Permaculturing in Portugal

One family's attempts to live in a more planet-friendly way

New growth on new plantings

A year ago at the end of May, we planted an unusual tree on the quinta ( and somewhat absurdly named it Hamish). This is the self-coppicing Wollemi pine (Wollemia nobilis), one of the world’s oldest and rarest trees, thought long-extinct until discovered in a canyon in Australia’s Blue Mountains in 1994. The oldest known fossil of the tree has been dated to 200 million years old. To confuse matters, Wollemi pines aren’t pines at all but members of the Araucariaceae, the same family as Monkey puzzle trees.

New growth on Wollemi pine

Hamish arrived from the Cornwall nursery last year with Spring growth already well established and hardening off, so I was slightly concerned this Spring to see no evidence of new growth starting. This remained the case right up until the end of May, then almost a year to the day of the tree’s arrival, it burst into new life.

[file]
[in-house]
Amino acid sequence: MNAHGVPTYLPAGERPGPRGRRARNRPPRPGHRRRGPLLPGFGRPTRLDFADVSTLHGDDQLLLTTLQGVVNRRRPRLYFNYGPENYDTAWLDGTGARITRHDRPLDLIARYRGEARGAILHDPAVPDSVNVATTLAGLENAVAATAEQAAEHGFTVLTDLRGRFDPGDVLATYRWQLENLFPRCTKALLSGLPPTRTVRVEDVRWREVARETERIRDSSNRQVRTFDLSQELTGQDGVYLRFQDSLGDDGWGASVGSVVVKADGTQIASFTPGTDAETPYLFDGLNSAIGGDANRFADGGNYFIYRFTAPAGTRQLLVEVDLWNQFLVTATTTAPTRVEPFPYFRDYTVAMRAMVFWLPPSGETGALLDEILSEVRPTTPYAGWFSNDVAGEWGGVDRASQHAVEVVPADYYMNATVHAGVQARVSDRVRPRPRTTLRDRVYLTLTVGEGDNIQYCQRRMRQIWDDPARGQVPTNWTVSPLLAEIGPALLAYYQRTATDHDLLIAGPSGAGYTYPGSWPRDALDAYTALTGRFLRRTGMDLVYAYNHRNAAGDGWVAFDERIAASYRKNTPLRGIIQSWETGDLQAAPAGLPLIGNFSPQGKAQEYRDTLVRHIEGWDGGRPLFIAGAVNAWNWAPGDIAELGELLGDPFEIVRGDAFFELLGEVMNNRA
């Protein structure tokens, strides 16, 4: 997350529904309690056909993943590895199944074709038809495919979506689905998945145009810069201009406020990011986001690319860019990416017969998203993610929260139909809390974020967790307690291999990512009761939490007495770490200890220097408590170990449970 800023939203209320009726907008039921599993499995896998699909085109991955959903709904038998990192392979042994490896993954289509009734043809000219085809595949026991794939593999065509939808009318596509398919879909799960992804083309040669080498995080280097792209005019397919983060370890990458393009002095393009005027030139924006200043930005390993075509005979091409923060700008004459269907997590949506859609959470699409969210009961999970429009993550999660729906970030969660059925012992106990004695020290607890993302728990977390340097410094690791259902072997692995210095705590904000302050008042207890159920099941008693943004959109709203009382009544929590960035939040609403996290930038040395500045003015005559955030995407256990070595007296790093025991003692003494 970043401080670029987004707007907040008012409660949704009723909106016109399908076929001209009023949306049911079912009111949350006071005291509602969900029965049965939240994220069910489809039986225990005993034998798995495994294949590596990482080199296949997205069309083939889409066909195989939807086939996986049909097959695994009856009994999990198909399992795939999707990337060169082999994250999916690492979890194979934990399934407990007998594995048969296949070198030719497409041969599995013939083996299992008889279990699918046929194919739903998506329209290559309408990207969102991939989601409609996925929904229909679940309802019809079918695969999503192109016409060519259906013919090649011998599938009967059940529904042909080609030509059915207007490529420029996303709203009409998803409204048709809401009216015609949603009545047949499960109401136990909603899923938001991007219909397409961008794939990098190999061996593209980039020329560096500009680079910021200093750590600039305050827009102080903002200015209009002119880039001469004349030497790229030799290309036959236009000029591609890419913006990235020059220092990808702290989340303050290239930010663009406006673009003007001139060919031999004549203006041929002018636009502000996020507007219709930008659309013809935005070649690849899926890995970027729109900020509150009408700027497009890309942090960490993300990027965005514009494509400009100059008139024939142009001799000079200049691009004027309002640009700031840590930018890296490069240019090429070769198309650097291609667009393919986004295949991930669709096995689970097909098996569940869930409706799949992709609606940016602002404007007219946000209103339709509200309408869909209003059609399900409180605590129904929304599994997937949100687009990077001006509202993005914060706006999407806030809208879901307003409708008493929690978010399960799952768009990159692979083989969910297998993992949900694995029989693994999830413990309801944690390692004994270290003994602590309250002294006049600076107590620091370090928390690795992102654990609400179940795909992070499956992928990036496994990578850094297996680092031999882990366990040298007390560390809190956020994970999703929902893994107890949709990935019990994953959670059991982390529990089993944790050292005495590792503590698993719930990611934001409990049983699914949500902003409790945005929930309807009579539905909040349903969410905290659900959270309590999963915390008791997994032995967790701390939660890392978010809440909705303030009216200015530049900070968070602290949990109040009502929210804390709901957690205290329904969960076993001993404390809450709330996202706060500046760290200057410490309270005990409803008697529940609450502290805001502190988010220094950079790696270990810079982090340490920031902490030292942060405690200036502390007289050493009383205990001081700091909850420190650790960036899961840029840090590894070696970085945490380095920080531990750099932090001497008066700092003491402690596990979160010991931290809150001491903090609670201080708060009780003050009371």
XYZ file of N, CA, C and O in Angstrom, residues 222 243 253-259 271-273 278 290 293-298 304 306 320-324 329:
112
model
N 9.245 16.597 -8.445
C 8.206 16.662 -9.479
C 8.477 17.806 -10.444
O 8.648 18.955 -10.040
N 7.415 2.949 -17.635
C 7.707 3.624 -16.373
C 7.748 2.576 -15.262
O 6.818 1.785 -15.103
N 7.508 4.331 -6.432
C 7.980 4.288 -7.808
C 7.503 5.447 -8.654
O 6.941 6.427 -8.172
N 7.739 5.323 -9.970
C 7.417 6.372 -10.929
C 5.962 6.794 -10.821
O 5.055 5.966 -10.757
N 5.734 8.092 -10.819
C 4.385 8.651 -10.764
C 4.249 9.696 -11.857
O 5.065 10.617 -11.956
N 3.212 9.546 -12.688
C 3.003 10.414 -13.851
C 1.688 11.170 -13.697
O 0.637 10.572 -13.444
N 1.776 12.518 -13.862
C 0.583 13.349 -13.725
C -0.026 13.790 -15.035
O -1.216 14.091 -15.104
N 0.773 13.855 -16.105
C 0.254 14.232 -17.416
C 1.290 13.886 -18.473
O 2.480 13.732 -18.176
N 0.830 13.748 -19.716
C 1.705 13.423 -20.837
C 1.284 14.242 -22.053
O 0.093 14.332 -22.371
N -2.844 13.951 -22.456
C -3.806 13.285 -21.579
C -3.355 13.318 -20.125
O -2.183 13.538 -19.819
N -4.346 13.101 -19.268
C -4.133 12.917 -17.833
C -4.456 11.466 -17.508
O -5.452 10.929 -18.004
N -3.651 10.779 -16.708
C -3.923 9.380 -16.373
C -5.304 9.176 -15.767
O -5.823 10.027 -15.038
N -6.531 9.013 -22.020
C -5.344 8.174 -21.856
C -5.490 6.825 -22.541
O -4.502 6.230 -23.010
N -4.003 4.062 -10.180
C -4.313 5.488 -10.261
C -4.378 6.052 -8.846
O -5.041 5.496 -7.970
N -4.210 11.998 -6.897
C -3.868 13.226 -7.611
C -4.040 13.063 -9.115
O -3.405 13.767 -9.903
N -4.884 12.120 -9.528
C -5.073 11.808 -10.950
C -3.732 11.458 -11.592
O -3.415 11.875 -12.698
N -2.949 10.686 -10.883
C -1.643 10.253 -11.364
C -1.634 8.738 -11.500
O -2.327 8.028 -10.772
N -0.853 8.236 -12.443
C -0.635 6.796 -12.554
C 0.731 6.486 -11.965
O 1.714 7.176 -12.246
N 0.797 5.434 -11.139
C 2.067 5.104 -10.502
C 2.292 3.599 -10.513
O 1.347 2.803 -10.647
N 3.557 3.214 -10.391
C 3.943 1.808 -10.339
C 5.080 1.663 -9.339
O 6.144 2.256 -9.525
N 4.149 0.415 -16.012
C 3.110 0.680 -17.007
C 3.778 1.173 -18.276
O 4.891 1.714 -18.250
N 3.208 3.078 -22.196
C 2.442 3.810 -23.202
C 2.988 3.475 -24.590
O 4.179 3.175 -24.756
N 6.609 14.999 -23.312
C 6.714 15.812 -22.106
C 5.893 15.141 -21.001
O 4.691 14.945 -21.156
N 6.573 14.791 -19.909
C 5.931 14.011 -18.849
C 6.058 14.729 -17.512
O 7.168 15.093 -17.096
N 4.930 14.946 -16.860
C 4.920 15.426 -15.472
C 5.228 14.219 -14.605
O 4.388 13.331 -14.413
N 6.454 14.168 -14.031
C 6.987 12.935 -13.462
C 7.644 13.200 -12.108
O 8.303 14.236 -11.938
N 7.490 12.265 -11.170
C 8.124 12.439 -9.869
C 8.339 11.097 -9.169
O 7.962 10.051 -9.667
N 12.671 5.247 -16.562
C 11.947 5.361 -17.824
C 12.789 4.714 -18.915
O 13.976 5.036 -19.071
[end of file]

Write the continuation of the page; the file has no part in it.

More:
A couple of weeks later, Hamish has a bad case of morning hair.

New growth on Wollemi pine

New growth on Wollemi pine

The tousled look comes from the fact that the Wollemi pine’s leaves grow in 4 directions. From a distance, they look flat, almost like a larger scale Christmas tree (European silver fir Abies alba), because you don’t see the leaf blades growing perpendicular to the horizontal ones. At this stage in its growth they’re much more obvious because they haven’t yet matured and firmed up into their eventual upright position.

New growth on Wollemi pine

New growth on Wollemi pine

Last year’s other new arrival, a Giant Sequoia (Sequoiadendron giganteum) named Frederick, is also doing well and putting on new growth.

New growth on young Giant Sequoia

Next Post

Previous Post

Leave a Reply

This site uses Akismet to reduce spam. Learn how your comment data is processed.

© 2024 Permaculturing in Portugal

Theme by Anders Norén